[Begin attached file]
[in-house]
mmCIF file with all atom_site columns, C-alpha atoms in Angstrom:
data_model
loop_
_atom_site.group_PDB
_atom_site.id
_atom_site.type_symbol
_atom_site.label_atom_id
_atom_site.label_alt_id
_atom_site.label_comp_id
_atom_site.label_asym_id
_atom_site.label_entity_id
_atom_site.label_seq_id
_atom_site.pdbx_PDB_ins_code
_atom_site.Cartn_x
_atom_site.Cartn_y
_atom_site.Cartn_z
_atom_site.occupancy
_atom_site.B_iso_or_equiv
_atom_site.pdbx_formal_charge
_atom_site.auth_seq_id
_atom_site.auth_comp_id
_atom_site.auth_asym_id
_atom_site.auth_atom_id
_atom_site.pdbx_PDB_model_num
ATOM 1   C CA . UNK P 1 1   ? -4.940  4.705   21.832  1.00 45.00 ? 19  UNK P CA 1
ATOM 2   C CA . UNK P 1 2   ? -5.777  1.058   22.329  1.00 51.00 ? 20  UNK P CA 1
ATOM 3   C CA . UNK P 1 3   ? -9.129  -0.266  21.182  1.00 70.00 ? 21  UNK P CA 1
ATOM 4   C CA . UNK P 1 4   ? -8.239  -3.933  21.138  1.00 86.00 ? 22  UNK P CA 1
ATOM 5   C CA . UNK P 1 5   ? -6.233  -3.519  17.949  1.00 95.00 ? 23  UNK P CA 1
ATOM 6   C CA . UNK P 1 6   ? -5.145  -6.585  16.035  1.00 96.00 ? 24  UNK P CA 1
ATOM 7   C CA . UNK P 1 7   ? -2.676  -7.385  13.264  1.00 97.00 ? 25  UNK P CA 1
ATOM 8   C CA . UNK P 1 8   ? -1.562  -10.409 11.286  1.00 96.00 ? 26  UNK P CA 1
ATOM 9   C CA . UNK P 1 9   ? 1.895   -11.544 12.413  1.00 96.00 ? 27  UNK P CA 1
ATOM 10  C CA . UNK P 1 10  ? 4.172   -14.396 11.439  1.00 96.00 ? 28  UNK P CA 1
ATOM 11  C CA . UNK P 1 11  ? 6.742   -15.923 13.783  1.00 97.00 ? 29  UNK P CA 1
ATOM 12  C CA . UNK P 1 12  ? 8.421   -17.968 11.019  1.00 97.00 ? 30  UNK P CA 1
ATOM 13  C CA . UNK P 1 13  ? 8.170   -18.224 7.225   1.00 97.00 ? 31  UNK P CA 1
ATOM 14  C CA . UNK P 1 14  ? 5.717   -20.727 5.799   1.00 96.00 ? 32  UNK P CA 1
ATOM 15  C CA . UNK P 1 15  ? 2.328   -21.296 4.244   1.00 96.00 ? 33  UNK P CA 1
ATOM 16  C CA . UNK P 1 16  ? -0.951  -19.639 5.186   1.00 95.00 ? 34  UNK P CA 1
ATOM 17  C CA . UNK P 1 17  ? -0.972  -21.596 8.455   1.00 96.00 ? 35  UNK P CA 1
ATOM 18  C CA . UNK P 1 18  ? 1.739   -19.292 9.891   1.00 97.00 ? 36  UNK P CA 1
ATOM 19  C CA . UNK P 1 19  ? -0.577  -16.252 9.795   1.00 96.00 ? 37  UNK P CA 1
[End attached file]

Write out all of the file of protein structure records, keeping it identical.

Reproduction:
[in-house]
mmCIF file with all atom_site columns, C-alpha atoms in Angstrom:
data_model
loop_
_atom_site.group_PDB
_atom_site.id
_atom_site.type_symbol
_atom_site.label_atom_id
_atom_site.label_alt_id
_atom_site.label_comp_id
_atom_site.label_asym_id
_atom_site.label_entity_id
_atom_site.label_seq_id
_atom_site.pdbx_PDB_ins_code
_atom_site.Cartn_x
_atom_site.Cartn_y
_atom_site.Cartn_z
_atom_site.occupancy
_atom_site.B_iso_or_equiv
_atom_site.pdbx_formal_charge
_atom_site.auth_seq_id
_atom_site.auth_comp_id
_atom_site.auth_asym_id
_atom_site.auth_atom_id
_atom_site.pdbx_PDB_model_num
ATOM 1   C CA . UNK P 1 1   ? -4.940  4.705   21.832  1.00 45.00 ? 19  UNK P CA 1
ATOM 2   C CA . UNK P 1 2   ? -5.777  1.058   22.329  1.00 51.00 ? 20  UNK P CA 1
ATOM 3   C CA . UNK P 1 3   ? -9.129  -0.266  21.182  1.00 70.00 ? 21  UNK P CA 1
ATOM 4   C CA . UNK P 1 4   ? -8.239  -3.933  21.138  1.00 86.00 ? 22  UNK P CA 1
ATOM 5   C CA . UNK P 1 5   ? -6.233  -3.519  17.949  1.00 95.00 ? 23  UNK P CA 1
ATOM 6   C CA . UNK P 1 6   ? -5.145  -6.585  16.035  1.00 96.00 ? 24  UNK P CA 1
ATOM 7   C CA . UNK P 1 7   ? -2.676  -7.385  13.264  1.00 97.00 ? 25  UNK P CA 1
ATOM 8   C CA . UNK P 1 8   ? -1.562  -10.409 11.286  1.00 96.00 ? 26  UNK P CA 1
ATOM 9   C CA . UNK P 1 9   ? 1.895   -11.544 12.413  1.00 96.00 ? 27  UNK P CA 1
ATOM 10  C CA . UNK P 1 10  ? 4.172   -14.396 11.439  1.00 96.00 ? 28  UNK P CA 1
ATOM 11  C CA . UNK P 1 11  ? 6.742   -15.923 13.783  1.00 97.00 ? 29  UNK P CA 1
ATOM 12  C CA . UNK P 1 12  ? 8.421   -17.968 11.019  1.00 97.00 ? 30  UNK P CA 1
ATOM 13  C CA . UNK P 1 13  ? 8.170   -18.224 7.225   1.00 97.00 ? 31  UNK P CA 1
ATOM 14  C CA . UNK P 1 14  ? 5.717   -20.727 5.799   1.00 96.00 ? 32  UNK P CA 1
ATOM 15  C CA . UNK P 1 15  ? 2.328   -21.296 4.244   1.00 96.00 ? 33  UNK P CA 1
ATOM 16  C CA . UNK P 1 16  ? -0.951  -19.639 5.186   1.00 95.00 ? 34  UNK P CA 1
ATOM 17  C CA . UNK P 1 17  ? -0.972  -21.596 8.455   1.00 96.00 ? 35  UNK P CA 1
ATOM 18  C CA . UNK P 1 18  ? 1.739   -19.292 9.891   1.00 97.00 ? 36  UNK P CA 1
ATOM 19  C CA . UNK P 1 19  ? -0.577  -16.252 9.795   1.00 96.00 ? 37  UNK P CA 1